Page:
At Home, Arlington, Massachusetts
Last week we had our first sonogram. It was amazing. First off, there's only one in there, which is good. I was feeling so sick that I had half convinced myself I was having twins. We could see the baby's heartbeat on the screen and at one point, the baby moved. Otherwise he sat pretty still.
I've been having a difficult time not feeling anxious. This is the period in which a friend had her miscarriage, and even though I know everyone is different and all of my sickness is only a good sign, it's still hard not to worry. We have another appointment in two weeks – it's a Downs screening and we'll have a super high tech ultrasound. I feel like I just have to get to that appointment and then we're probably pretty good to go. But it's hard to not worry.
I haven't been feeling as sick over the weekend (even though I still threw up on Saturday night like clockwork), and even though I absolutely know it's not the reason, I find myself worrying that I'm feeling less sick because I've miscarried. The really stupid thing is that I keep thinking, "I don't want to miscarry because then I'd have to start over with all of this sickness!" As if by being so sick I'm due a healthy baby. I'm not of course, but man, it is the most demoralizing thought to think that I could be so sick for so long with no results and then have to start over with all of the sickness all over again with no guarantees of success.
And this, this, is where I start to see the depths of my self-focus. I struggle to remember to pray for my baby because I am so focused on praying for myself to feel better. And I don't want to miscarry because I don't want to have to endure another first trimester without a baby. I don't think these feelings and desires are bad in and of themselves; it's ok for me to want to feel better and it's ok to recognize that a fruitless morning sickness would really suck. But at the same time, this is a new life we are talking about and all I can think of is myself.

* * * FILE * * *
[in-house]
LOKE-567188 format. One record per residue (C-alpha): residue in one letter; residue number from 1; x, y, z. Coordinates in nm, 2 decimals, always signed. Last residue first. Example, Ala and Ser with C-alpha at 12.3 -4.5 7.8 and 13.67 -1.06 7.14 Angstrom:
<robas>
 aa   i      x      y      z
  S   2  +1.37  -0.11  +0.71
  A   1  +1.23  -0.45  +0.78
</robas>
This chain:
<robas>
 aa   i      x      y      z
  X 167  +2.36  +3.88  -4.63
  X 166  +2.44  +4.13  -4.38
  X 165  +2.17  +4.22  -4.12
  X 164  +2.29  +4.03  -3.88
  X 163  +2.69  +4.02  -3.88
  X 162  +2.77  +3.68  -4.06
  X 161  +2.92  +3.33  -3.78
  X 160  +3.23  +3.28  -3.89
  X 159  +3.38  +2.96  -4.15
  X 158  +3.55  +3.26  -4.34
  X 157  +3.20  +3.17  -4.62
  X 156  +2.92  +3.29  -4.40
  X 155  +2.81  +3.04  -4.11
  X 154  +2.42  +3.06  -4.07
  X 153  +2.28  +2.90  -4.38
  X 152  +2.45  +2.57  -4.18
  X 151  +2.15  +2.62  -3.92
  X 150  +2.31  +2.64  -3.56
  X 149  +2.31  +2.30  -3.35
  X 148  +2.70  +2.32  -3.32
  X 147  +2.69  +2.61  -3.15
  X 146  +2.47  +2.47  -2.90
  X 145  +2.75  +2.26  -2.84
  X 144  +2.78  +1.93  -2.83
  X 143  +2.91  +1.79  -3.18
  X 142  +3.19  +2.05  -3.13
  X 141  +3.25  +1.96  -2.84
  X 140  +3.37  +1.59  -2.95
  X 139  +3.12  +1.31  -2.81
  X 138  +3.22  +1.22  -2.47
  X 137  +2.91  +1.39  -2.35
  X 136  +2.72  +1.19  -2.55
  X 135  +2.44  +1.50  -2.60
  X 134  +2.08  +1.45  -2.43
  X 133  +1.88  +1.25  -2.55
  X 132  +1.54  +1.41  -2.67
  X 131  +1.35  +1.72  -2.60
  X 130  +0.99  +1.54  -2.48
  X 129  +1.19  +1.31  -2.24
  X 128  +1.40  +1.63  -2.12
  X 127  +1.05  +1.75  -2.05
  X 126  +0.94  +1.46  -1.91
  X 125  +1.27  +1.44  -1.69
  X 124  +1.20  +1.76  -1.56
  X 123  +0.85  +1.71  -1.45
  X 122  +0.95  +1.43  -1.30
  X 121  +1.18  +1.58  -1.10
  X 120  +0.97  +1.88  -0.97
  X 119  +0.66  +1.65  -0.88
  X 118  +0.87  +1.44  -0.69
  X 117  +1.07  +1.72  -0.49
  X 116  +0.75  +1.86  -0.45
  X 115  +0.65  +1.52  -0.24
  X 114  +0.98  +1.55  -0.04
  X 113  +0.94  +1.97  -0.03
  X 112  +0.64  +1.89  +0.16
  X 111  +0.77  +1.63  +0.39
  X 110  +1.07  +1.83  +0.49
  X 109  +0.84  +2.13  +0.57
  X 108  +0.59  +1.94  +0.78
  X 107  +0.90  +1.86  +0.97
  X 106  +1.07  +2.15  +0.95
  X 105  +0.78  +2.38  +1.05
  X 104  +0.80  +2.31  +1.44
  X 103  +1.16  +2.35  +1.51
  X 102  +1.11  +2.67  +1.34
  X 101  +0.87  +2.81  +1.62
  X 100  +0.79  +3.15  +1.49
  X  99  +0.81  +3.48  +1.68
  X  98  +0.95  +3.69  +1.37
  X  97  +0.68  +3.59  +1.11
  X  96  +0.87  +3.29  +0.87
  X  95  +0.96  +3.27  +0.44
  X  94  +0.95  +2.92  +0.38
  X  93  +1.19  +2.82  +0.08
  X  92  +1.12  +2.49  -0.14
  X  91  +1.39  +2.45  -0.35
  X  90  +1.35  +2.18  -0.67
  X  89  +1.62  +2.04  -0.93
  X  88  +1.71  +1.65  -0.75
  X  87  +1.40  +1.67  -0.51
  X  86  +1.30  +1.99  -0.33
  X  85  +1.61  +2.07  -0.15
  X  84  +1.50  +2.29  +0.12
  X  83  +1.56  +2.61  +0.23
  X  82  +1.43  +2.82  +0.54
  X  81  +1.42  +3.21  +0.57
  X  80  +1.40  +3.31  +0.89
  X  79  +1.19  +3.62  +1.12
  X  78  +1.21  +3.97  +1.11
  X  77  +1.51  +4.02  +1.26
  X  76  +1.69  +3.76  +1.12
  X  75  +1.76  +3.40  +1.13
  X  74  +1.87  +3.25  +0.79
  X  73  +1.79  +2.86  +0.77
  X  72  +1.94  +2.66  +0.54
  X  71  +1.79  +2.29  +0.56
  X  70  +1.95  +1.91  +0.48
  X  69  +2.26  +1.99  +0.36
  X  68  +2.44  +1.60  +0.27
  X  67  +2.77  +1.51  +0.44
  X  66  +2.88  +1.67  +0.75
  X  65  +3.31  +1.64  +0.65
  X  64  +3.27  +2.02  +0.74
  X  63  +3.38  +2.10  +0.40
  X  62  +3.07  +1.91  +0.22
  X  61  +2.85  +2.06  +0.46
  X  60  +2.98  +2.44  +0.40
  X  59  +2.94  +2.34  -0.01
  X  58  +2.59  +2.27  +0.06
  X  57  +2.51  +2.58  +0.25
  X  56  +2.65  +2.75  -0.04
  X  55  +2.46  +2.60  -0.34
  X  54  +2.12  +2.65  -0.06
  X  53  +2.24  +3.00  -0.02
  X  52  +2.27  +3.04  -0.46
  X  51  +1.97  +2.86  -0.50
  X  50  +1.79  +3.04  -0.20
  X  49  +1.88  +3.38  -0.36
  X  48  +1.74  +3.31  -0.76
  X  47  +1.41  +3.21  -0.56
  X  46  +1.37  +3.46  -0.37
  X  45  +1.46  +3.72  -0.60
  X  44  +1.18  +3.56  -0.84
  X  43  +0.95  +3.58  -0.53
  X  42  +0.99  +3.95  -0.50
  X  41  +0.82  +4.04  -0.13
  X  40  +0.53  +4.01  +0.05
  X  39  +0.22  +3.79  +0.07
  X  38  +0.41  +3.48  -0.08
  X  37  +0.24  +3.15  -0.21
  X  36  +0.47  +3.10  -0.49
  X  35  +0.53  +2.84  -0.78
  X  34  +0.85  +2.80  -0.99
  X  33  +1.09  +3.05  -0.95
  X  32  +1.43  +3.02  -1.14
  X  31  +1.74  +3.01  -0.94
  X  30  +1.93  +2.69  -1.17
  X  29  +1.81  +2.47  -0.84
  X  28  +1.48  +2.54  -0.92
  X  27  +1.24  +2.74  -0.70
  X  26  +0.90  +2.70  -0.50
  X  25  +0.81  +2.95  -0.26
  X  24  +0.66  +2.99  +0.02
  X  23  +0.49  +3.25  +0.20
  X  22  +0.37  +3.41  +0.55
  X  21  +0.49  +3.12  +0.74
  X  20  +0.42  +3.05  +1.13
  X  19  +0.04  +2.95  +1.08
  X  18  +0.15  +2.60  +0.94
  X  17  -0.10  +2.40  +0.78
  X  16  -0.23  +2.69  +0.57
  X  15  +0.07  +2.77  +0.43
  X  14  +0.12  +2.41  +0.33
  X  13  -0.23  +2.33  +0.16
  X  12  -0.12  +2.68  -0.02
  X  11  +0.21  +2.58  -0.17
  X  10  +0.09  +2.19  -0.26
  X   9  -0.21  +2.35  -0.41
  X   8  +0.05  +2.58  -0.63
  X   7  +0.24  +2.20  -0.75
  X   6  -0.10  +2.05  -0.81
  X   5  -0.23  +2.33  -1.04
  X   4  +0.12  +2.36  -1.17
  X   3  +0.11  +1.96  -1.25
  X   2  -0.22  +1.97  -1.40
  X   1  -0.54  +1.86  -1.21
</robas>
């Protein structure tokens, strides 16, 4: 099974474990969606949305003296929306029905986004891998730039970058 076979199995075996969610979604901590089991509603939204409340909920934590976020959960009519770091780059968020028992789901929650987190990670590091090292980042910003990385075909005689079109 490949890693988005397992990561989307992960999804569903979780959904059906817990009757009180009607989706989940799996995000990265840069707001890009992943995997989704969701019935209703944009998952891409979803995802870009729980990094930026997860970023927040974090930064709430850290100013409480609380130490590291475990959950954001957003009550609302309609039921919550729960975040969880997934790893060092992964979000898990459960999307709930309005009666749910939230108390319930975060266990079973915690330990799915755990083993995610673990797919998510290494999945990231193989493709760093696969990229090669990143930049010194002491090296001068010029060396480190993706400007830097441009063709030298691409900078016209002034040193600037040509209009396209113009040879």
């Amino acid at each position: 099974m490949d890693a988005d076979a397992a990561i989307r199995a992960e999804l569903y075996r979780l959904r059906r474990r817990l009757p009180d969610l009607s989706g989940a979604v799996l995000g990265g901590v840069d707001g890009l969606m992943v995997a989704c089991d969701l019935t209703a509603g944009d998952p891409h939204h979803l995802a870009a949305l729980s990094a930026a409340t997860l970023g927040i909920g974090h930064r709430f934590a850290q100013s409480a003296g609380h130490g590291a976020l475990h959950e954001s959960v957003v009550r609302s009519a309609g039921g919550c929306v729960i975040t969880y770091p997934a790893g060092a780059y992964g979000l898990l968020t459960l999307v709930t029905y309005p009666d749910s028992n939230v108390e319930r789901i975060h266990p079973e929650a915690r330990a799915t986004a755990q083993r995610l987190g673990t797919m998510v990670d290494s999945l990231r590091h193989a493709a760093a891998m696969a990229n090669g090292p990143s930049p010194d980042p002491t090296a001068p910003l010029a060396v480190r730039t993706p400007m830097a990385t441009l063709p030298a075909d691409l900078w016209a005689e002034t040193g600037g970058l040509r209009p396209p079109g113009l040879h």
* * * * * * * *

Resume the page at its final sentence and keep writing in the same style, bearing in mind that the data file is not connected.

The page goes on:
Oh Jesus, please rework my soul.
At Home, Arlington, Massachusetts
Oh my gosh. Why haven't I been praying for this kid every day? All I can think about is how sick I feel and I haven't started praying for this child.
Lord God, this may be a relatively small and insignificant thing, but it is significant in my life and is in Trey's life. Lord, tonight I ask that you would bless our child with a different stomach than his father and mother have. Lord, I pray for a physically resilient digestive system for our little baby, because not having good stomachs has brought so much ridiculous grief to Trey and myself and I just really, really do not want our child to inherit how terrible our stomachs are. Lord, as you knit together this little one, please bless him with digestive health and vigor. Please. Amen.
At Home, Arlington, Massachusetts
No one could have explained to me the realities of pregnancy before I actually fell victim to it.
I feel like shit.
Jesus, please aid me. I am calling out to you! Please give me some relief. I am weak and wasted and it's only been one week. I don't know how to cope with this for another six weeks. Please hold me in your bosom and give me rest. Please touch my body with your healing – restore my energy, ease my pain, soften this blow so that I might faithfully do the work you have given me to do. Amen.
At Home, Arlington, Massachusetts
Fallen human nature is a beast.
We know how to take all good things and turn them into twisted, horrible echoes of their former selves. My friend just had her baby and despite every inch of excitement and joy that I felt, I managed somehow to find a way to wallow in self-pity. Self-pity when there is new life and new joy in the world!
I can come up with any number of excuses and explanation. It's not like I have a great track record with mothers, or really women on their own paths to motherhood. I’ve had friends who suddenly never talked with me about anything other than their babies. Other friends have decided that because they are pregnant or mothers they have the right to judge and pressure me unless I also followed their life plans. And once I was embraced in the bear hug greeting of a woman while she yelled across the room, "Now, there's the person I really want to see!" to a visibly pregnant acquaintance.
If there ever was a symbol of the world and church's preference for the pregnant, that was it. A clear, visible reminder that among women, what counts is having a baby. Nothing more, nothing less. From my perspective, becoming a mother is the point at which all women's gazes turn inward. Damn the rest of the world. The ranks are drawn together, the lines drawn, and the people they all really want to see are those that are just like them. Insular, they now are supercharged to command the stage, and to let every other woman know that they are waiting, and expecting, their quick assimilation into the line.
But no matter how much of this is true, none of it, absolutely nothing from my experience, justifies my own turning of my gaze inward during the arrival of new life. If anything, it should draw my gaze upward, and outward, resting upon the face of the Father. He has given this life, he has seen it to fruition, and I give him praise.